Originally it was suggested that diners at the chef’s table would be able to prepare one of the dishes themselves over the course of the menu, is that still the case?
This is still the case, but only for larger group bookings. The chef’s table caters itself well for larger groups and private dinners, located right in front of the pass. For this, my team and I will be doing demonstrations and interacting directly with the diners. For regular service, this is less likely as we found with varying booking times and group sizes, we wouldn’t be able to manage the timings and serving the entire restaurant. But the pass is right by the chef’s table so that doesn’t mean I won’t still step out of the kitchen to host some demonstrations.

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How theatrical is the experience?
The theatre comes from the plating and presentation of the dishes. Each plate is unique in how it is served and how the diner experiences it. I don’t want to give too much away, but there is a course without cutlery, for example. Diners are encouraged to lick the plate and then lick their fingers at the end. It’s not like that for the entire meal, but I wanted to bring something different to the table! I would say it takes two to three hours for the 12-course meal, especially with a wine pairing; but our lower ground floor will also be serving a six-course menu, which diners can choose if they wish.

You mention holding an extensive collection of wines...
Our wonderful sommelier Filippo Carnevale has curated the wine list at Amethyst. We offer a classic wine pairing option plus a Prestige collection with rare vintages. Filippo has meticulously gone through the flavour profiles of each dish to pair with the wines and will also adjust to a guest’s personal taste. Among all the wines features you can find include: 2016 Meursault `Les Narvaux` Yves Boyer-Martenot; a 2002 Château Cos d'Estournel; and the 1997 Saintsbury, Brown Ranch Pinot Noir, Los Carneros.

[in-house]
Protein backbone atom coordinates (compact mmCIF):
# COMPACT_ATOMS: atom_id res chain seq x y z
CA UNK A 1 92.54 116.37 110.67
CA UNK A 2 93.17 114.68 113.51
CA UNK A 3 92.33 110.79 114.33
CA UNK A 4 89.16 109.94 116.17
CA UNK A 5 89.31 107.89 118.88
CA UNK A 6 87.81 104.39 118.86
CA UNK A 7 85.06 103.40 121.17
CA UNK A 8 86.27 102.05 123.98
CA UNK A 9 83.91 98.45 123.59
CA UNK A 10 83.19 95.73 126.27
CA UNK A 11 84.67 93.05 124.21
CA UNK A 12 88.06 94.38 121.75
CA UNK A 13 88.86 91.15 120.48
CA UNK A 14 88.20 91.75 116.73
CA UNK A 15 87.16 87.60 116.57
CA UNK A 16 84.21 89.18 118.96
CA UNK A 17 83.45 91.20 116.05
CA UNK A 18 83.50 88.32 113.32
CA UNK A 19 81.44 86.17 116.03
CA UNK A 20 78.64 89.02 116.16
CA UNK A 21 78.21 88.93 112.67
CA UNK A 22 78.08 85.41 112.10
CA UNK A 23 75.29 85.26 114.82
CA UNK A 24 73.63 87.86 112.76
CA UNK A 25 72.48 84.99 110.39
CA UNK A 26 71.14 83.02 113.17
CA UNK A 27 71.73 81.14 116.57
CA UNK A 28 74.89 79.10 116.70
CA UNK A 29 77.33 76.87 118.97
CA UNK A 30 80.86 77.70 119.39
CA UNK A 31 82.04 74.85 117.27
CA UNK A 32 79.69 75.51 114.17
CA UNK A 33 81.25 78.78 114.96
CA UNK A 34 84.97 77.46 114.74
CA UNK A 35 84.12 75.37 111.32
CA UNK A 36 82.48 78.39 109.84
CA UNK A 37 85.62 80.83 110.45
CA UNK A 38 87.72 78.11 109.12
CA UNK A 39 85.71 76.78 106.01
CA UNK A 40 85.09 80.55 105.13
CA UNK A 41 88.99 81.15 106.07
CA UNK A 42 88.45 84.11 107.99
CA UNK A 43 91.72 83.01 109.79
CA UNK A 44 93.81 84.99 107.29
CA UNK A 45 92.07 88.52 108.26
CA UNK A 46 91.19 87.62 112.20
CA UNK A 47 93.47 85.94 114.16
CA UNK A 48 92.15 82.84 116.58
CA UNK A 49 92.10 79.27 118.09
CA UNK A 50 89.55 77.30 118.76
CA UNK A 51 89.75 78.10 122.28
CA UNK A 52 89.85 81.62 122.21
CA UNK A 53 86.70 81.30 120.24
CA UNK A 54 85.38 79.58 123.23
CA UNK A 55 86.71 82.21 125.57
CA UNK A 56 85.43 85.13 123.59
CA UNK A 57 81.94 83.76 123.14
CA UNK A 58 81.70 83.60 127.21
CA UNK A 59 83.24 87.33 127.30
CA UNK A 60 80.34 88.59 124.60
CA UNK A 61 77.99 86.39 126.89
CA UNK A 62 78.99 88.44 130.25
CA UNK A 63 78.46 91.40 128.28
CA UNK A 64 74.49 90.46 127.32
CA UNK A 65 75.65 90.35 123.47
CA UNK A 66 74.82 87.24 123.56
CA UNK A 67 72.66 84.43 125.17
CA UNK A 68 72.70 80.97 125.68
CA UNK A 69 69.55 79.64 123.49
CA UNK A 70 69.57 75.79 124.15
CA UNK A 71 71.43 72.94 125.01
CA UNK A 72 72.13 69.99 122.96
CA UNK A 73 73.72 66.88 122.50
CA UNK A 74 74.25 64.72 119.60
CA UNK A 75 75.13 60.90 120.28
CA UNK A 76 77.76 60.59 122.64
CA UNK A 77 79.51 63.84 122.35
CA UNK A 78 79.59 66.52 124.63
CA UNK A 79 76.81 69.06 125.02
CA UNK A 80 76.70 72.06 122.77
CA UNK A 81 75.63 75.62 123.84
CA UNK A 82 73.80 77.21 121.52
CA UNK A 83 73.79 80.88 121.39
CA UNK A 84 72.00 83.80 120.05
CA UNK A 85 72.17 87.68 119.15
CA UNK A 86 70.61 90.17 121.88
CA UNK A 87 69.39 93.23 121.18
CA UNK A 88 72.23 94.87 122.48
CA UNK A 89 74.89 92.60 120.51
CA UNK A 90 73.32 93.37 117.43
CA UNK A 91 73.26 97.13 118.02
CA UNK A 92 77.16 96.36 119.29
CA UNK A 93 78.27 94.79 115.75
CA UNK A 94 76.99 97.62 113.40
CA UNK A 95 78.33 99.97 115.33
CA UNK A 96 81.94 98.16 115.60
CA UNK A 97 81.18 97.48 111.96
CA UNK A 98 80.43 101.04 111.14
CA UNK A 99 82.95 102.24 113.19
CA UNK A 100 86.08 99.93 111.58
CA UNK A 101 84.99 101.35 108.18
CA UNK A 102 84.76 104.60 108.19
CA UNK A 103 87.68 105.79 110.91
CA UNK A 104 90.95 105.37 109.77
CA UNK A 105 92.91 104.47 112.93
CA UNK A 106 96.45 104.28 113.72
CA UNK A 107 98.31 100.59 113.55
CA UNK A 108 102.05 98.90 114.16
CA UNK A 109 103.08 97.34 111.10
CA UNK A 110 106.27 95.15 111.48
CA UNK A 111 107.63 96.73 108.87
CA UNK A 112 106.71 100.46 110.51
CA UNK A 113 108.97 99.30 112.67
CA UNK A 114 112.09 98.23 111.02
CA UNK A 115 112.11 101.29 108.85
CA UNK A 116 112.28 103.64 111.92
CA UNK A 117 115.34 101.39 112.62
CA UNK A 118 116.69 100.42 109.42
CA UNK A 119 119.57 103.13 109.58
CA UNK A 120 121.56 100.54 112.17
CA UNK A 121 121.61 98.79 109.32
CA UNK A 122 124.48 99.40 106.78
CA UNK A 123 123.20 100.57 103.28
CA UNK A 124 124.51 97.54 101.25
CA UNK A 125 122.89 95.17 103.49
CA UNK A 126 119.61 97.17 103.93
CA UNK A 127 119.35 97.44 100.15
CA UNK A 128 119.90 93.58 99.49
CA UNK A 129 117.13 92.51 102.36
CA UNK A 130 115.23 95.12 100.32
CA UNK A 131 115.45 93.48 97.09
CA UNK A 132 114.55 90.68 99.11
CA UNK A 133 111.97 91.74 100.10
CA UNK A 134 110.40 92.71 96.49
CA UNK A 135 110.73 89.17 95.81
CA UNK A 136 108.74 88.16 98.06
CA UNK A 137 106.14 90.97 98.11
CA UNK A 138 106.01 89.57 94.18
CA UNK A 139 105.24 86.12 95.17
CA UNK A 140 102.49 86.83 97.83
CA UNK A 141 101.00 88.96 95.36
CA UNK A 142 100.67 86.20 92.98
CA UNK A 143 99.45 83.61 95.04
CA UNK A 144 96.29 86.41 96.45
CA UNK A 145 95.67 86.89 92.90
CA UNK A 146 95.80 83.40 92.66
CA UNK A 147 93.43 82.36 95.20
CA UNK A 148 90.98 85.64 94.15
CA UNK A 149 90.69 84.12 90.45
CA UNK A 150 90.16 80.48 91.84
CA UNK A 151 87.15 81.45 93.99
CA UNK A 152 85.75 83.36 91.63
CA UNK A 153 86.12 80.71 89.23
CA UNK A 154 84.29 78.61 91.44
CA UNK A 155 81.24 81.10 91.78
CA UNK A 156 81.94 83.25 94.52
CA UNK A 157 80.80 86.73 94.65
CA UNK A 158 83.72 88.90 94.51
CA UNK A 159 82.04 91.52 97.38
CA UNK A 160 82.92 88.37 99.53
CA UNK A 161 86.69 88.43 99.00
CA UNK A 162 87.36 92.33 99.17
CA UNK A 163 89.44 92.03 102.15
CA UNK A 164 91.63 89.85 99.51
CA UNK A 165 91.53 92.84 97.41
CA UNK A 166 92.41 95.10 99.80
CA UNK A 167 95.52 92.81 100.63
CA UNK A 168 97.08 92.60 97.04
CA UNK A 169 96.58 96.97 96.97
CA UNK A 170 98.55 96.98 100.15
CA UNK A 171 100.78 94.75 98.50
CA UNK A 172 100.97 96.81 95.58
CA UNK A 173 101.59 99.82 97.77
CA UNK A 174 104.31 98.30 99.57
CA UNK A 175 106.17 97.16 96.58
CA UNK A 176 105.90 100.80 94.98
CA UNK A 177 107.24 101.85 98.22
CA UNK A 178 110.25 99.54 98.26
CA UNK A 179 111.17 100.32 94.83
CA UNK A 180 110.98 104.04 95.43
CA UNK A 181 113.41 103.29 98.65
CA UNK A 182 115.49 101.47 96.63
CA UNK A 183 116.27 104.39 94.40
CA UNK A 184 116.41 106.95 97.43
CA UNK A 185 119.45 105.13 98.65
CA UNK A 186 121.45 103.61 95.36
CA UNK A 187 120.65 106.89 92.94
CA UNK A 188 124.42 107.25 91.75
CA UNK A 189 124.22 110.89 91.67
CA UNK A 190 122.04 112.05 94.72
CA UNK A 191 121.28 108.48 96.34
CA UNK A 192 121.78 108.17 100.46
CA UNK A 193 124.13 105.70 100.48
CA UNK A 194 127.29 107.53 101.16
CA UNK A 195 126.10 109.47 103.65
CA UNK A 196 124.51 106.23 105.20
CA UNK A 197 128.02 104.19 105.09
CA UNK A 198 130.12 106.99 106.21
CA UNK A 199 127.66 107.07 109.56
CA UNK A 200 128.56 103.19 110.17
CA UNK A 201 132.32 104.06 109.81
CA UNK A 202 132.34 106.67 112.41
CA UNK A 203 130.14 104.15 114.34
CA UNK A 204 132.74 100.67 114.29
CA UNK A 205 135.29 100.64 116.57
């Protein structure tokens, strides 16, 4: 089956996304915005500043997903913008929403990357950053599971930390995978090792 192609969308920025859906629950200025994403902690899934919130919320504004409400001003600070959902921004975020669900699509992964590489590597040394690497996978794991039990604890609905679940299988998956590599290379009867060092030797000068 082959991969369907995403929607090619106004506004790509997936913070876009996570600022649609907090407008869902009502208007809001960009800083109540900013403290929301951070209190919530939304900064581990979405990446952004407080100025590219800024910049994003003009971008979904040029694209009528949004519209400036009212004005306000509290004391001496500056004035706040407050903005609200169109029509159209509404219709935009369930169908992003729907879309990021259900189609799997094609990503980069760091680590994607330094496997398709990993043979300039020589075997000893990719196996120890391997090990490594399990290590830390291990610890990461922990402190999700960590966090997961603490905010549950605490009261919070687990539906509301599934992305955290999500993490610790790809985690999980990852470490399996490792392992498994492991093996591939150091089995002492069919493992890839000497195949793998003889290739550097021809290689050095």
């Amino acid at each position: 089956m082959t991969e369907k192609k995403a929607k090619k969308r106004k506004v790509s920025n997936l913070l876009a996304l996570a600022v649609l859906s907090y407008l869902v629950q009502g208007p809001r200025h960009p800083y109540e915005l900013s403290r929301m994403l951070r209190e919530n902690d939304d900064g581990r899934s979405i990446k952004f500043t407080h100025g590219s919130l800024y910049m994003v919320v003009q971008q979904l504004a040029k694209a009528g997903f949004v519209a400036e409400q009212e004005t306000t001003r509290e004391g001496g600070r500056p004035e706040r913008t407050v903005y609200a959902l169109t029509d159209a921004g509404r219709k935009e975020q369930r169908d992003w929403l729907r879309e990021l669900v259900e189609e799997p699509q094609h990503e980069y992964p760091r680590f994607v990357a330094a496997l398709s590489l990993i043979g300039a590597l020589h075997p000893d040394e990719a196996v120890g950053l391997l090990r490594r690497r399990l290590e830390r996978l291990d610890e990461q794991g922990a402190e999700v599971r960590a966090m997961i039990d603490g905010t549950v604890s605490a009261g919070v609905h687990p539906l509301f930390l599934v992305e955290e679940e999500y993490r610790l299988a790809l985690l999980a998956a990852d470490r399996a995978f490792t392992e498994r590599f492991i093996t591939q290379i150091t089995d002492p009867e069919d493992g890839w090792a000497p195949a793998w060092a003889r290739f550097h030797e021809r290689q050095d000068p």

Your first solo restaurant, Xier, launched in 2018 and then closed in 2020 as a result of the Covid-19 pandemic. What are your learnings from that whole experience?
It was a tough time for the industry and know we are still facing challenges now. However, I learnt a lot during my time running Xier and have taken these on board for Amethyst. I’m glad to be back in the kitchen and welcoming guests into my restaurant again.

Do you any ambitions to resurrect Xier one day?
Right now, my focus is on Amethyst. I want to make Amethyst the best it can be and I’m excited to see where it will go. Maybe further in the future, I could see another restaurant, but not for Xier.

Related topics: Business Profile, People, Restaurant